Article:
Never insult them. Not even if they’ve insulted you. Remember: You are a professional; act like one.

2. Explain where you’re at in the project and offer options for proceeding

Be clear about where the project has stalled. For example: “The bid was $X, and you’ve paid a 50 percent deposit of that. We agreed on three concepts with up to two rounds of revisions. So far, I’ve completed five concepts and two rounds of revisions.”

You could offer two more concepts with stipulations for what communications you need from them, and they’d pay $Y more for those. This makes it clear that you’re not working any more for free.

If they aren’t interested in that option, here’s your line: “I’m very sorry that things haven’t worked out. I always hope that I can meet my client’s needs.”

3. Or just explain that you’re leaving, in the simplest terms

Don’t blame and don’t take all of the responsibility. Use “I” language. “It’s become clear to me that this situation isn’t working out. We don’t seem to be finding common language to move forward, and I don’t feel like I’m going to be able to help you find a workable solution. I think now is a good time for you to pursue a different designer, who may be able to better meet your needs.”

4. Talk about money

You have options here, too. You could tell them that you’re not charging for the second half of the payment, even though you put in more time than you’d bid for.

If they demand that you return their deposit, you can choose whether you’d like to relinquish a small part of it in good faith. But you should know that it probably won’t change their opinion of the way the project has gone.

If you’d rather not return any of the project’s deposit, here’s an alternative: Explain how many hours you’ve put in, clarify that it’s above and beyond what you bid for, and add a line about how you’ll let them determine what payment above the deposit amount they believe is fair.

This can be risky because you don’t know how they’ll react. But it’s also a statement. It definitely lets them know that you won’t be returning any of their deposit (which they shouldn’t ask for but sometimes do). It also reiterates that you’ve put real time and energy into this project.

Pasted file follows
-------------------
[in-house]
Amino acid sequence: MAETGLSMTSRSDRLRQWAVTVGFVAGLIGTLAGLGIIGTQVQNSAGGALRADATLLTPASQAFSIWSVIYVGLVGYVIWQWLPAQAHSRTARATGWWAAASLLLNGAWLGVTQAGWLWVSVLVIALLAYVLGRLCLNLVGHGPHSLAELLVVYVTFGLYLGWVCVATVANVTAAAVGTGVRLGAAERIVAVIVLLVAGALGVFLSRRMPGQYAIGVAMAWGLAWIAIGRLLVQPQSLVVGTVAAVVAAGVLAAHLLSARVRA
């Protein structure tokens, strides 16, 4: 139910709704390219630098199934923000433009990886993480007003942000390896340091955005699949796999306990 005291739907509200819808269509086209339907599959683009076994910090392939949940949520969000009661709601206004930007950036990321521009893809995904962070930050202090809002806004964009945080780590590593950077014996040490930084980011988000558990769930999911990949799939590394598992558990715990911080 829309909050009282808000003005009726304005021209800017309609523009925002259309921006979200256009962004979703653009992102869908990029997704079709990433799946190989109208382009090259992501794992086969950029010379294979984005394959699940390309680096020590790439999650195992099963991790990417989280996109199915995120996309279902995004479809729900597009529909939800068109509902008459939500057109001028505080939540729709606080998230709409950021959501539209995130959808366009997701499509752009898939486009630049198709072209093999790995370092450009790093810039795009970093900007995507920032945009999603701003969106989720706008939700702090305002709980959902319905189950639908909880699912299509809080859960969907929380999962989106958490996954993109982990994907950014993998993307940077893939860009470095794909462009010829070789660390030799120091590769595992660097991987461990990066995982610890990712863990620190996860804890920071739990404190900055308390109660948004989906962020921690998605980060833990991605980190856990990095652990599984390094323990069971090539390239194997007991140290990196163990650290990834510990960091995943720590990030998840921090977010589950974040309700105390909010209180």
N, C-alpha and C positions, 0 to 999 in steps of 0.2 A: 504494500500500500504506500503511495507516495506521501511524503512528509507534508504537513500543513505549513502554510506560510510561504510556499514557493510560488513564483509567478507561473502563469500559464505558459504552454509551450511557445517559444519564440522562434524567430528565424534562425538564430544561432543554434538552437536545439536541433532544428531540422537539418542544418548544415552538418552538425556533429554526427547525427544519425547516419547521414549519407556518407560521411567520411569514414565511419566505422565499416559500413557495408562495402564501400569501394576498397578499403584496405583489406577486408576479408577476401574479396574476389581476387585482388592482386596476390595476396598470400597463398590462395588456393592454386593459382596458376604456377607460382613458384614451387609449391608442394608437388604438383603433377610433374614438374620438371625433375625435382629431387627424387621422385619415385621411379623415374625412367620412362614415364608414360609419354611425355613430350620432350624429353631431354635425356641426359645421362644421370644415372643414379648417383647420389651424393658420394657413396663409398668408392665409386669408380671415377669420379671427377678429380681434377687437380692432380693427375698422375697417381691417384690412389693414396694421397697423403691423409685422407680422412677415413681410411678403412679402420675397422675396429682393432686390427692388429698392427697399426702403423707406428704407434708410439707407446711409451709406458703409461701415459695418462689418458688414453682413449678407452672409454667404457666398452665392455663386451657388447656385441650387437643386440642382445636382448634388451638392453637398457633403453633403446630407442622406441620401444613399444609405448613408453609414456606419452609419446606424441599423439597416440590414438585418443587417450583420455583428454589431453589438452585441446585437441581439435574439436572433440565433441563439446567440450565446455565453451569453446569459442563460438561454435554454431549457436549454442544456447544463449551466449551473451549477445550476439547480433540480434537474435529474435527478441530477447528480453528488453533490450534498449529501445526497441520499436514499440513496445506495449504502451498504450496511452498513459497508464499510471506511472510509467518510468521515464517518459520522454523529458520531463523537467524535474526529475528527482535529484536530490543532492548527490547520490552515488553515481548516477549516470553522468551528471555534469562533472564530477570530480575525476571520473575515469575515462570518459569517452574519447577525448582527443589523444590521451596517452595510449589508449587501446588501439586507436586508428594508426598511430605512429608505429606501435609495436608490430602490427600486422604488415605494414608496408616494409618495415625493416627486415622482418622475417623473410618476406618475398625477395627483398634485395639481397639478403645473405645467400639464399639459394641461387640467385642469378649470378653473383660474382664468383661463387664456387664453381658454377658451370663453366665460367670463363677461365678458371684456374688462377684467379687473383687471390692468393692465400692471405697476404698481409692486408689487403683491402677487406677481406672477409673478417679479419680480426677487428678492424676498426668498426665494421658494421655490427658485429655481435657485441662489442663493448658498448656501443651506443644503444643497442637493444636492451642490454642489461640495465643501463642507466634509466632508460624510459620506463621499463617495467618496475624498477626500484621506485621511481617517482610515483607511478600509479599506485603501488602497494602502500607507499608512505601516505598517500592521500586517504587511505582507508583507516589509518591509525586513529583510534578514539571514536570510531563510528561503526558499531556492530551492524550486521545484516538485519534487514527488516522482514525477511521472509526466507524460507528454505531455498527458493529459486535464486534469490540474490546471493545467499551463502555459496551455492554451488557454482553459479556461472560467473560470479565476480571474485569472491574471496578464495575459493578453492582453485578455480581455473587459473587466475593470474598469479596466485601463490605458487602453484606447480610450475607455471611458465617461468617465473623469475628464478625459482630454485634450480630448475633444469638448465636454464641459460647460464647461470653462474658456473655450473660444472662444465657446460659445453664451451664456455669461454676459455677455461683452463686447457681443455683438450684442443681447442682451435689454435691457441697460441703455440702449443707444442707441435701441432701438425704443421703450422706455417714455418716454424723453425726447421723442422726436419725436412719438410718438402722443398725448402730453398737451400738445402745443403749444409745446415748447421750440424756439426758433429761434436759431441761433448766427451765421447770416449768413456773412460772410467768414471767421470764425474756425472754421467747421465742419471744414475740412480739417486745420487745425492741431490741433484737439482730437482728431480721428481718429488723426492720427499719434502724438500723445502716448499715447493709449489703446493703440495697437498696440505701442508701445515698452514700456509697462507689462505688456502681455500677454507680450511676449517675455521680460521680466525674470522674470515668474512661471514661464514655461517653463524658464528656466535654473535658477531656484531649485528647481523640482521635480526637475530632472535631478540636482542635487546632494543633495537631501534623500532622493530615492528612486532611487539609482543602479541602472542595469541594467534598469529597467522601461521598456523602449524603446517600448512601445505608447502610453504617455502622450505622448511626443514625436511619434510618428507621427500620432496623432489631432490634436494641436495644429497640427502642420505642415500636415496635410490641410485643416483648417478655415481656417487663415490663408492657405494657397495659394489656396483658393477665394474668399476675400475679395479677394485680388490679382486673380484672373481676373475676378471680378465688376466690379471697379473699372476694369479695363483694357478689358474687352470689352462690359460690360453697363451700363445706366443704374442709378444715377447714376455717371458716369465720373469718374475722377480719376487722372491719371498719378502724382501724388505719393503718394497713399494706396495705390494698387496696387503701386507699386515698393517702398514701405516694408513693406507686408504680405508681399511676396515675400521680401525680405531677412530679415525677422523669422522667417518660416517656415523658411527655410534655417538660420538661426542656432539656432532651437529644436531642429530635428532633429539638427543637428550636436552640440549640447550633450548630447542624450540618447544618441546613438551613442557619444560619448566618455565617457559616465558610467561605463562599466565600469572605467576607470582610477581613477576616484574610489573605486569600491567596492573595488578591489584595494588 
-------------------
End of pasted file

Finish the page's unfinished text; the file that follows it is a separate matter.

How to avoid getting a client to this point

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Obviously, it’s best to avoid having to fire a client. I’ve got three tips for setting yourself up for success in the first place.

1. Refine your communication

Communication is the single most valuable asset in any relationship, including client relationships. So be open, honest, and humble. Ask questions along the way to make sure you’re all on the same page. “Let me check my understanding” is a borrowed phrase that constantly comes in handy.

Consider that errors in communication might be your fault rather than immediately blaming your client. Were you as clear as possible? How can you improve clarity?

If you suck at communication, invest in a workshop or audit a college course or seek out some coaching. I’m not kidding. This is a life skill that you need to excel at.

2. Get the kinks in your onboarding process worked out

Your onboarding process will improve with time, but spend time and effort refining it — it’s worthwhile to have it in place and working.

3. Make sure your contract is clear

You’ve heard this a lot, but it bears repeating: Get a signed contract that clearly outlines your scope, the number of concepts you’ll provide, and the number of revisions your client can expect.

Your contract is the agreement you can come back to when you need to settle an argument (and it doesn’t hurt that it’s legally binding). But you need to bring it up tactfully, and you can’t keep playing the “contract card,” so reserve it for as long as possible.

With that in mind, you’ll be able to keep most of your clients happy and their projects moving forward smoothly. But when a project can’t be salvaged and there’s little respect for your expertise, remember that sometimes it’s worth it to just cut your losses.